Sumner Redstone and the business of eternal life
On the one hand, Redstone's comments can easily be dismissed as the ramblings of an aging megalomaniac with more money than god. However, on another level, they make a lot of sense. After all, although most experts agree that death is inevitable, numerous industries are hard at work on techniques to ensure that the extremely wealthy will be able to enjoy their holdings long after the rest of us are dust.
Redstone's first step in his personal quest for eternal life could easily be a buff, shine, and wax on his outermost layers of skin. Luckily, there are a wide array of procedures available to help return his face to the contours of its youth. For example, a blepharoplasty, or eyelid lift, should only run him $3,134, while a deep chemical peel, which will help remove scars and pocks, runs an average of $900. A rhytidectomy, or face lift, will probably run him at least $5,000, while collagen injections cost somewhere around $275 apiece. While he's at it, Redstone might drop a little cash on botox ($457), a chin implant ($1,936), cheek augmentation ($2,332), ear sculpturing ($2,762), and a nose job ($6,048).
Heading south of the neck, Redstone has a lot of options for giving his body the Fabio makeover. Abdominal etching ($10,000) can provide him with a nice six-pack, while a butt lift ($12,000) can help him recapture the perky bottom of his youth. For that matter, calf implants ($4,000) and pectoral implants ($3,992) can help him look buff with nary a visit to the gym.
Ultimately, though, plastic surgery will only polish up Redstone's external appearance; for real eternal life, he needs to go deep below the surface. Luckily, there are numerous services that promise to increase his physical well-being, reverse the aging process, and generally help him strike the same deal as Ahasuerus. On the cheaper end of the spectrum, he can huff oxygen at a bar for about $1 per minute. Although the FDA disputes claims that increased oxygen consumption is helpful, advocates argue that it relaxes the body and strengthens the immune system. On the other end, colonics supposedly help detoxify the body and, at under $100 a pop, are well within Redstone's budget.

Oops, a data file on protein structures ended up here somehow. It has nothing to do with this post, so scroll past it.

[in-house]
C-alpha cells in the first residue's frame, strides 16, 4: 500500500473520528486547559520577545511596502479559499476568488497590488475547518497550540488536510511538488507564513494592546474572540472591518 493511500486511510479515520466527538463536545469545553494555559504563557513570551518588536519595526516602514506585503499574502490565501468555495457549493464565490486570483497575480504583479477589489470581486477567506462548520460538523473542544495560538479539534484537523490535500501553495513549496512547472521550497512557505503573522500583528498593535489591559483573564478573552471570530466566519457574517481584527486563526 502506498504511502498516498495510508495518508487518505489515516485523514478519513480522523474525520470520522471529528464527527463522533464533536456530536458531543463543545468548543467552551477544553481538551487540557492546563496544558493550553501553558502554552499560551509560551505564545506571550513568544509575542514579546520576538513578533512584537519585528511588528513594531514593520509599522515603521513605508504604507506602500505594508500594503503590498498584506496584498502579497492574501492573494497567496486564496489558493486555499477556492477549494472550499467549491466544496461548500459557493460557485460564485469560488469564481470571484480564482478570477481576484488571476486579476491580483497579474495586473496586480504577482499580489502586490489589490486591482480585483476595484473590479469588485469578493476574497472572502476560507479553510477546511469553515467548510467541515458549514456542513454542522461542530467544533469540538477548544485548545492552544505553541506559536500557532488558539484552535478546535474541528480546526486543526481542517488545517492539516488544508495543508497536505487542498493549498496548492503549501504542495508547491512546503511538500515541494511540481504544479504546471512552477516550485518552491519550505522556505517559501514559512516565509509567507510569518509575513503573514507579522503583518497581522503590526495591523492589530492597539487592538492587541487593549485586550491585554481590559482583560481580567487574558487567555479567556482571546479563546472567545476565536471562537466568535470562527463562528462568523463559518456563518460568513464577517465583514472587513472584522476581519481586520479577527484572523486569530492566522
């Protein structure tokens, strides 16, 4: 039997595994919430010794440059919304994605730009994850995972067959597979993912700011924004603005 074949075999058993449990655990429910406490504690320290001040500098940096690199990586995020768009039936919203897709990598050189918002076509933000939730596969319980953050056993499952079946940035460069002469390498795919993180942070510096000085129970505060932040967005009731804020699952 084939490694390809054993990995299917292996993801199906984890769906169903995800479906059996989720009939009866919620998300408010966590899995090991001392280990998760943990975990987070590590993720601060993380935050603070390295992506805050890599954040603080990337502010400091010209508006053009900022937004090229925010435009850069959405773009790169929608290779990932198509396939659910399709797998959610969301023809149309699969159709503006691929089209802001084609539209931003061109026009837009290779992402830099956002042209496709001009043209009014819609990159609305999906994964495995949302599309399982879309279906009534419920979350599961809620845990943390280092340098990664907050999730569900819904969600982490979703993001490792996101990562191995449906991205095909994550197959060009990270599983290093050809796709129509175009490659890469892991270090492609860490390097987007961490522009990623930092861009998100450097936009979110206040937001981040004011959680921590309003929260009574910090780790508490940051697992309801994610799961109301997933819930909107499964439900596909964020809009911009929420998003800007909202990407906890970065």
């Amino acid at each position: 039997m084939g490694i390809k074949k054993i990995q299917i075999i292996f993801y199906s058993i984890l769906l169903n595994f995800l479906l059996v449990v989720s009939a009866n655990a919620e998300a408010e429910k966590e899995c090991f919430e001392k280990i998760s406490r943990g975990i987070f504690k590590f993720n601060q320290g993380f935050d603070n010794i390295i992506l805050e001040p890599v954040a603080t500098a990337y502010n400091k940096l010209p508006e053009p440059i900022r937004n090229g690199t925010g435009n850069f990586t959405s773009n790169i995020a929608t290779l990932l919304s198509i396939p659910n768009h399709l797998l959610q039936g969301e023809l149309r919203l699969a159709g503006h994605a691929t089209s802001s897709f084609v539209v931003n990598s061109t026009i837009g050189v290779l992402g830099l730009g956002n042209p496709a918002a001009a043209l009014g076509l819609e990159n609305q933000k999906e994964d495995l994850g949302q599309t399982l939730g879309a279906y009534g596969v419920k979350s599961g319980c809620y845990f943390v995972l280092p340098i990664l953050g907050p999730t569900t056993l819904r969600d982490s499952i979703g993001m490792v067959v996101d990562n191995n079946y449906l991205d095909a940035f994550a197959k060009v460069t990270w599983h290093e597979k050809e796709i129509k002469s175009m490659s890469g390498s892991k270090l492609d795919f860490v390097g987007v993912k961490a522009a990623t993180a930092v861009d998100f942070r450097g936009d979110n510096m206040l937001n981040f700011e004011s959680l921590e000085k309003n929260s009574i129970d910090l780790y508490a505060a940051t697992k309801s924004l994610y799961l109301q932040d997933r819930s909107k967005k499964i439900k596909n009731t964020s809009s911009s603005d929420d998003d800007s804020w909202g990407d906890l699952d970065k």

If he really wants to get serious, Redstone can start with injections of human growth hormones (HGH). At a cost of $800-$3,000 per month, the shots will, supposedly, help him with everything from cell damage to failing organs. Similarly, advocates of DHEA, a naturally-occurring steroid hormone, claim that it enhances immunity, combats cancer, and can cure pretty much anything. At $90 a month, it seems like a real bargain. The same goes for melatonin, an extract from the pineal gland that supposedly helps slow the aging process. Given that it costs a mere $15 for a hundred tablets, it should help preserve Redstone's wallet, if not his body.
Of course, the ultimate method for cheating death is cryonics. Basically, this method involves waiting until a person is dead (it's illegal to cryonically freeze a live human being) and freezing his or her body. There is, currently, no method for unfreezing cryonically preserved people, but the idea is that future scientific advances will make thawing possible.
Cryonics is a pretty big business. The American Cryonics Society charges $155,000 for its top program, while Alcor Life-Extension Foundation charges $150,000. While it's clear that the cryonics business is lucrative, much of the money goes into a fund to pay for the costs of preservation in perpetuity. Although cryonics advocates argue that a decent-sized life insurance policy can, ironically, cover the costs of cryonic preservation, the truth is that the program is most attractive to exceedingly wealthy clients who can pay out of pocket.
And, if worse comes to worse, Redstone can always try the methods of the Pharoahs: Summum offers mummification at a cost of $67,000. Now if old Sumner can only convince his employees to join him in his tomb, he could really be in business.